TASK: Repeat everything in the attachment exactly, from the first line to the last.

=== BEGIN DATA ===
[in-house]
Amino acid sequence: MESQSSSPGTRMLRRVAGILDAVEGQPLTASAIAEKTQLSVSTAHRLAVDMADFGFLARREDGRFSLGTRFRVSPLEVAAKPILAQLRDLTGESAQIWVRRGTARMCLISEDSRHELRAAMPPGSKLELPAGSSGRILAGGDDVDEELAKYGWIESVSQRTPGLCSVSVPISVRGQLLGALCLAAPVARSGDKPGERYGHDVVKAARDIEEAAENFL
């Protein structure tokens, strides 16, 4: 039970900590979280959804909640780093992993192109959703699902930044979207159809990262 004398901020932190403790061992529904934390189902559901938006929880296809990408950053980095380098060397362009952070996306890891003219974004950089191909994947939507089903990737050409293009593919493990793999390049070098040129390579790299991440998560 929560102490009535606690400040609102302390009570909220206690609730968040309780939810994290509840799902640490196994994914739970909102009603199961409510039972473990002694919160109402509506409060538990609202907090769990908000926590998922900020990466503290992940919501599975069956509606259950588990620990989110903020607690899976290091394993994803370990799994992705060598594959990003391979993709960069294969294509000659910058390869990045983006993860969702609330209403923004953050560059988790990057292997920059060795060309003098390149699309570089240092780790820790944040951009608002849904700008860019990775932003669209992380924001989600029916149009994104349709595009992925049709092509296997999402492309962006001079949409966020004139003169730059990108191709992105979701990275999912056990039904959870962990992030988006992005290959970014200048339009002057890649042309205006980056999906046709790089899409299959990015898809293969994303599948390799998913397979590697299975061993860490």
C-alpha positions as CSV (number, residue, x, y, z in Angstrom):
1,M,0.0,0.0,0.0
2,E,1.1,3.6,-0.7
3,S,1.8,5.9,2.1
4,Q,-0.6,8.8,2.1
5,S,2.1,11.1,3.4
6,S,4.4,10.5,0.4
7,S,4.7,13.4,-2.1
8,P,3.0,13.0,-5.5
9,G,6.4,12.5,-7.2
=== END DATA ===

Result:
[in-house]
Amino acid sequence: MESQSSSPGTRMLRRVAGILDAVEGQPLTASAIAEKTQLSVSTAHRLAVDMADFGFLARREDGRFSLGTRFRVSPLEVAAKPILAQLRDLTGESAQIWVRRGTARMCLISEDSRHELRAAMPPGSKLELPAGSSGRILAGGDDVDEELAKYGWIESVSQRTPGLCSVSVPISVRGQLLGALCLAAPVARSGDKPGERYGHDVVKAARDIEEAAENFL
């Protein structure tokens, strides 16, 4: 039970900590979280959804909640780093992993192109959703699902930044979207159809990262 004398901020932190403790061992529904934390189902559901938006929880296809990408950053980095380098060397362009952070996306890891003219974004950089191909994947939507089903990737050409293009593919493990793999390049070098040129390579790299991440998560 929560102490009535606690400040609102302390009570909220206690609730968040309780939810994290509840799902640490196994994914739970909102009603199961409510039972473990002694919160109402509506409060538990609202907090769990908000926590998922900020990466503290992940919501599975069956509606259950588990620990989110903020607690899976290091394993994803370990799994992705060598594959990003391979993709960069294969294509000659910058390869990045983006993860969702609330209403923004953050560059988790990057292997920059060795060309003098390149699309570089240092780790820790944040951009608002849904700008860019990775932003669209992380924001989600029916149009994104349709595009992925049709092509296997999402492309962006001079949409966020004139003169730059990108191709992105979701990275999912056990039904959870962990992030988006992005290959970014200048339009002057890649042309205006980056999906046709790089899409299959990015898809293969994303599948390799998913397979590697299975061993860490």
C-alpha positions as CSV (number, residue, x, y, z in Angstrom):
1,M,0.0,0.0,0.0
2,E,1.1,3.6,-0.7
3,S,1.8,5.9,2.1
4,Q,-0.6,8.8,2.1
5,S,2.1,11.1,3.4
6,S,4.4,10.5,0.4
7,S,4.7,13.4,-2.1
8,P,3.0,13.0,-5.5
9,G,6.4,12.5,-7.2